Dr. James C. Crow
Perfected "Sour Mash Method"
Dr. James C. Crow was a Scottish immigrant, by trade he was a chemist and a physician that arrived in the United States in 1820 and worked for a couple distilleries until Oscar Pepper made the best move of his career (and probably the bourbon world) by hiring Dr. Crow in 1838 to be his "Master Distiller." He didn’t use copper pot stills like everyone else. He used the newly invented Coffey Still that was a column still and brought the white dog off the still at a consistent strength. He checked that strength with a hydrometer…most used to shake the jar and see the beads and guess the proof, or use gunpowder and a match to prove it. He used litmus paper and a saccharimeter to check acid and sugar levels.
Within a few years he was started distilling what would come to be "Old Crow" in Frankfort, Kentucky, in the 1830s. Crow invented/perfected the sour mash process and made what was probably the first "modern" bourbon back in 1834. He employed the “Sour Mash Method” on a daily basis to give the whiskey consistency. It was also in the 1830’s when Old Crow started branding its barrels on both the head and on the barrel belly. Saloons at the time stored the barrels on a shelf about four to five feet high and put a tap in the to pour drinks from. Old Crow branded their barrels to make sure that when a patron asked for Old Crow they could see that it was actually coming from their barrel. It was this practice that started the commonly used term of “Brand Name.”
Because of it’s popularity, you can be sure his competitors used those same types of barrels, start using column stills, so you can see Dr. Crow’s influence on the Silver Age of bourbon.
His Old Crow bourbon was the most popular brand of it’s era enjoyed by U.S. Grant, Daniel Webster, Andrew Jackson, and Henry Clay, Mark Twain, journalist Hunter Thompson and John Wayne. His bourbon was known as red whiskey, or red liquor, or red eye since he aged all of it in charred barrels.
President & General Ulysess S. Grant, …..President Abraham Lincoln, after cabinet charged the military man with being a drunk. Lincoln is supposed to have replied, "By the way, gentlemen, can either of you tell me where General Grant procures his whiskey? Because, if I can find out, I will send every general in the field a barrel of it!”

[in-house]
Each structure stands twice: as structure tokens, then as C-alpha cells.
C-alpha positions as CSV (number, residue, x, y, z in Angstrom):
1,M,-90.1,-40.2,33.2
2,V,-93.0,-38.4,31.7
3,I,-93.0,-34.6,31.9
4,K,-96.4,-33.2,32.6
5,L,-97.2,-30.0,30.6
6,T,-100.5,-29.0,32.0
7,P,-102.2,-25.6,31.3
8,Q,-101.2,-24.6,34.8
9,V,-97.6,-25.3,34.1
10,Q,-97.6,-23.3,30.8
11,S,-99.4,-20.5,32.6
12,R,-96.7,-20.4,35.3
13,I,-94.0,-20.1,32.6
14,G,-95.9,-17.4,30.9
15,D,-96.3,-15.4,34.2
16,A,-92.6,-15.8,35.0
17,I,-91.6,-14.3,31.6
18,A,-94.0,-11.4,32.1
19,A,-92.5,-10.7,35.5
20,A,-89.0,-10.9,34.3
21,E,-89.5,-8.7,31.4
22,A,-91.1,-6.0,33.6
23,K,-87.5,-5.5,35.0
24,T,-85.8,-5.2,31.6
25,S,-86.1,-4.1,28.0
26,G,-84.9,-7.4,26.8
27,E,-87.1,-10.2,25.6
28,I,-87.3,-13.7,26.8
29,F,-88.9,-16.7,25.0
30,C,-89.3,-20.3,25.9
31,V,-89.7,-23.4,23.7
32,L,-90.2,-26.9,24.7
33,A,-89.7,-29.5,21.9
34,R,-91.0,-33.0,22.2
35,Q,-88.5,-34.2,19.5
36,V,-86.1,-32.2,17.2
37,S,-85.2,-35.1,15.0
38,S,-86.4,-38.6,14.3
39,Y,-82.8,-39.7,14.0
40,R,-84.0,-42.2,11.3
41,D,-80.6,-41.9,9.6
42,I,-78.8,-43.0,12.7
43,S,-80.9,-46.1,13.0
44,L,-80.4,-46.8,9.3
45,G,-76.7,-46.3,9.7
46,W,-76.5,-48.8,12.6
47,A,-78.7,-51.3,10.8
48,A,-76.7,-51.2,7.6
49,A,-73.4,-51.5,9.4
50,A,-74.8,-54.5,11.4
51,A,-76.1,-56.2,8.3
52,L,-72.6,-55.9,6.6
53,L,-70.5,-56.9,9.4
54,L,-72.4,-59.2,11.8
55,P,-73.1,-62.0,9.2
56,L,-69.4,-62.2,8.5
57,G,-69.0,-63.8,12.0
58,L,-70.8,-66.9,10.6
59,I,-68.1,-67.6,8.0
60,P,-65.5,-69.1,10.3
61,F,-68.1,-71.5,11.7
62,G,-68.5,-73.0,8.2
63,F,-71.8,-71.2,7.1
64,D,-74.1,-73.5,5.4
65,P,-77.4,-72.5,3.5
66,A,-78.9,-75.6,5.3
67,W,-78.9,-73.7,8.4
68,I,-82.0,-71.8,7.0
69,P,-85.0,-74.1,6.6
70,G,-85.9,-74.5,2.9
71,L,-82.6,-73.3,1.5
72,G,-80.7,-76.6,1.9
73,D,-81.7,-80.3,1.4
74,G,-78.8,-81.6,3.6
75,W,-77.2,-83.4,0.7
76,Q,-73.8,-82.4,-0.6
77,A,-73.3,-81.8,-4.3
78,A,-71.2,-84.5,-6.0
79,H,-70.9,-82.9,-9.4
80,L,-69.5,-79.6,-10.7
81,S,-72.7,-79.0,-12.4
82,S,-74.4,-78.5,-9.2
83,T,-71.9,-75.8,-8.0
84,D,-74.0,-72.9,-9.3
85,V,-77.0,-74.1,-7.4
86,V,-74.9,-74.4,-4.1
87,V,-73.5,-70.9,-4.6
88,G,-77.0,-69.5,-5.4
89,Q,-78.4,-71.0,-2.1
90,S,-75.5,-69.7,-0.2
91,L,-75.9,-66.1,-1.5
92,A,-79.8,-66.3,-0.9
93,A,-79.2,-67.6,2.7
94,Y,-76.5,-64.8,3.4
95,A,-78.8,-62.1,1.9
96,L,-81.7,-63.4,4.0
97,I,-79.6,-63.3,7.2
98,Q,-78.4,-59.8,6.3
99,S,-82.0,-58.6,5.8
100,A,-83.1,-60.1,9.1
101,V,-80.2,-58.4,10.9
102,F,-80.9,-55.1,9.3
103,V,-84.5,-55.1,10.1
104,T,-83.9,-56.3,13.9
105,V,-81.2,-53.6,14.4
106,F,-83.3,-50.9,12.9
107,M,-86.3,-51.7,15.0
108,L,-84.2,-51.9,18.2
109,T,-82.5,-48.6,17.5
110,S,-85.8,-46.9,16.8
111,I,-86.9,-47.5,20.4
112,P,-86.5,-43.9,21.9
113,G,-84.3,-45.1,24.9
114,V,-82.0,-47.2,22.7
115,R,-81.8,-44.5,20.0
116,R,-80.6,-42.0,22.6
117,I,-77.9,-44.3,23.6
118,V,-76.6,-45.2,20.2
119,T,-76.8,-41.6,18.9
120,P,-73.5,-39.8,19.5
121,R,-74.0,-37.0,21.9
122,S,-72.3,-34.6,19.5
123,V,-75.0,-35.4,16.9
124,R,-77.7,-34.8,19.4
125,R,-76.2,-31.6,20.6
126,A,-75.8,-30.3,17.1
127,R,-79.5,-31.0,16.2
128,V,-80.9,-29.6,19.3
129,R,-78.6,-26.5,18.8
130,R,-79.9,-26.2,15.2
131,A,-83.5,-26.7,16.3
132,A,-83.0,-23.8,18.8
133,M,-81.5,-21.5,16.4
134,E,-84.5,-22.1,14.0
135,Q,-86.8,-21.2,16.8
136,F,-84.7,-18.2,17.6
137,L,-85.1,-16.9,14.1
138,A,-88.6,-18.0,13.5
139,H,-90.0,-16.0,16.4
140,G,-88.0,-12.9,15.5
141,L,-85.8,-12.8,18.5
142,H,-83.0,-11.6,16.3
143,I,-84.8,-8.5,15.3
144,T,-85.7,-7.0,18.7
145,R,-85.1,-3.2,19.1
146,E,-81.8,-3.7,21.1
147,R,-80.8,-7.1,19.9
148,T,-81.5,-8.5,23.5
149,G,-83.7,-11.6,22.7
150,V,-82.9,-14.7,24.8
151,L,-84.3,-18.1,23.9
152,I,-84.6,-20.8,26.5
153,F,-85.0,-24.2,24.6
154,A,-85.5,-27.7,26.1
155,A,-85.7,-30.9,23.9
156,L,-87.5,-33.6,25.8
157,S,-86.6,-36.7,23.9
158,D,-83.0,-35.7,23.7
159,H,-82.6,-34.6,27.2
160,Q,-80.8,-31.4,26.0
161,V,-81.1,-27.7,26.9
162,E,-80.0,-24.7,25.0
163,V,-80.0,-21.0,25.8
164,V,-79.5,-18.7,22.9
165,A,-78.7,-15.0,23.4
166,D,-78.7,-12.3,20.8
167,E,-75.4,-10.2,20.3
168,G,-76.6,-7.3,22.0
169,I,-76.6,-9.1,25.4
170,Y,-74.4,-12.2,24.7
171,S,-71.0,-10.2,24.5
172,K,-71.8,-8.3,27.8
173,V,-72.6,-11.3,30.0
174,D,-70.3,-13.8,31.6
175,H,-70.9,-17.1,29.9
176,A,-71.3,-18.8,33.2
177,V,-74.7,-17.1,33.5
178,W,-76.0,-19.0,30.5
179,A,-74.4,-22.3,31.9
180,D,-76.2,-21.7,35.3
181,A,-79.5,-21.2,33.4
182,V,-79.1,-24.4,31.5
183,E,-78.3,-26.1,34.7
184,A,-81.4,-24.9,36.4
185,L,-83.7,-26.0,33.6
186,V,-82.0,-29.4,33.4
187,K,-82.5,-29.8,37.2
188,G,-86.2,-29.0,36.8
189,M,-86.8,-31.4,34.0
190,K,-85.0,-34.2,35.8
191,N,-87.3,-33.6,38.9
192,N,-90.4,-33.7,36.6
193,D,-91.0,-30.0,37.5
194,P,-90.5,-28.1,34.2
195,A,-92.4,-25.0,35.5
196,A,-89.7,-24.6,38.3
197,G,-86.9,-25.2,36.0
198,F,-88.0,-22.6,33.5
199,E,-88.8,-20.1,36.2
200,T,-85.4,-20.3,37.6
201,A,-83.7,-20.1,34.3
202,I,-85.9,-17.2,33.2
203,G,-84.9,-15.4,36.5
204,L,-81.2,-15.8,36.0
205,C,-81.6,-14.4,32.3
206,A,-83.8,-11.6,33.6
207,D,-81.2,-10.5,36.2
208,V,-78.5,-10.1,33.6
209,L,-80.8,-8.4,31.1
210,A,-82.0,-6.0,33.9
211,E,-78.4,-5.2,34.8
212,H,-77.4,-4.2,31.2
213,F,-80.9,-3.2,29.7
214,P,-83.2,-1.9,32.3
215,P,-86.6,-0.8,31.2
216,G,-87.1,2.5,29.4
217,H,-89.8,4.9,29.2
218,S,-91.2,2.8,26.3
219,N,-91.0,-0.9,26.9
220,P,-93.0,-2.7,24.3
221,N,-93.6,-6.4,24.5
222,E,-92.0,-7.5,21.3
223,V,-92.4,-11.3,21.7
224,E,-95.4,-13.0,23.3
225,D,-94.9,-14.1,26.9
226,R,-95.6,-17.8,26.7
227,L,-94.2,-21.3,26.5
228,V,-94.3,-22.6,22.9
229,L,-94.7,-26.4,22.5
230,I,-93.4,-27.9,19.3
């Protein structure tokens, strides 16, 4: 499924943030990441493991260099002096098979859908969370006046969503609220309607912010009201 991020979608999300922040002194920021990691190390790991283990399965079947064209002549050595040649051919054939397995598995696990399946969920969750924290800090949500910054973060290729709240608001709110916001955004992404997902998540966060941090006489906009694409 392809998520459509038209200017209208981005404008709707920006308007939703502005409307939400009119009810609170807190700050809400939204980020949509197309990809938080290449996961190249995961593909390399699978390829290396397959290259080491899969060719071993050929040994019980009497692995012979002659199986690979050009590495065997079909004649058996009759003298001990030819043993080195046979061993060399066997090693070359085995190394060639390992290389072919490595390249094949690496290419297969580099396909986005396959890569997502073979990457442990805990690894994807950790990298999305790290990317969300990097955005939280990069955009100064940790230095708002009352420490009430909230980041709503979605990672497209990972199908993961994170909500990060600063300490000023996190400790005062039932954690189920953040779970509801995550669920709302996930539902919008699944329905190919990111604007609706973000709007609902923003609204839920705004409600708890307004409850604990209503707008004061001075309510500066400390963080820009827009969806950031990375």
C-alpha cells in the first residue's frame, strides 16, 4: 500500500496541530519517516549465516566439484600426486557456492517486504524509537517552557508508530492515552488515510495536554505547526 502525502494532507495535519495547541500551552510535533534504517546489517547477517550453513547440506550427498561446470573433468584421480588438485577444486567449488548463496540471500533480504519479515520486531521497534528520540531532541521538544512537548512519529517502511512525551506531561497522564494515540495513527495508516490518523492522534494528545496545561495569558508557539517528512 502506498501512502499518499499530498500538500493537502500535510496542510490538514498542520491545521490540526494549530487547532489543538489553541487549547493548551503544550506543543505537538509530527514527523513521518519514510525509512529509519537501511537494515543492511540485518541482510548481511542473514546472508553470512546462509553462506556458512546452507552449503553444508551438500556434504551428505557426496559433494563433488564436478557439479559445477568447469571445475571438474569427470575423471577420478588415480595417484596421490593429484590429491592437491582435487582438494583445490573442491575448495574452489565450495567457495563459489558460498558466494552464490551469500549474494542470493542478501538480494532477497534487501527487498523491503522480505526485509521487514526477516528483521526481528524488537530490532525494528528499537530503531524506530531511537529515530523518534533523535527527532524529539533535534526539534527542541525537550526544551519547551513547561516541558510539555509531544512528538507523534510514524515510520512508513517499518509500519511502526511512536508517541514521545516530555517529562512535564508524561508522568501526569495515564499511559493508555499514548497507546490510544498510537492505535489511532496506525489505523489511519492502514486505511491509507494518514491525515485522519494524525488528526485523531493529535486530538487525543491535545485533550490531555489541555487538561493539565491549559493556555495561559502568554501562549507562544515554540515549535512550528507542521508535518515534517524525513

In 1953 John Wayne, insisted that they were clearly drinking Old Crow in a bar in the movie "Trouble Along The Way"
His Old Crow was the most popular whiskey of its day and continued to be the #1 bourbon until the 1950s, when it was surpassed by upstarts Jim Beam and Jack Daniel's.
Reportedly a very skilled distiller, he made whiskey for various employers. He died in 1856, but W. A. Gaines & Company kept the name brand “Old Crow” and continued to distill the bourbon according to his recipe. A dispute over ownership of the name "Old Crow" was decided in 1915 in favor of the Gaines company.
Old Crow's logo, a crow perched atop grains of Barley, is rumored to stem as a symbol bridging the Gap between the North and South during the Civil War. A Pennsylvania brigade training at State College, Pennsylvania thought Old Crow was the only good thing to ever come out of the south.
Fearing never being able to drink Old Crow again, the soldiers wrote Lincoln proclaiming "We must not let the fine gentleman Old Crow escape. Remember Mr. President, the crow with the sharpest talons holds on to barley forever."
Use in 100 bushels of bourbon mash, 15% of barley malt, ground, 8% rye, ground, and 77% corn, ground.
Although the whiskey had been, at one time, the top selling bourbon in the United States, it underwent a swift decline in the second half of the twentieth century. A production error in the amount of "setback" (the portion of spent mash added to a new batch in the "Sour Mash" process) negatively affected the taste of the whiskey, and the distiller's unwillingness to correct it led to many drinkers moving on to other brands.
Parent company National Distillers & the Old Crow recipe would be sold to Jim Beam in 1987. The Old Crow was not kept and the product after this time would be a ONLY a three-year-old bourbon based on the Jim Beam mashbill of 76% Corn, 12% Rye and 10% Malted Barley.
Banner photo by Bourbon of the Day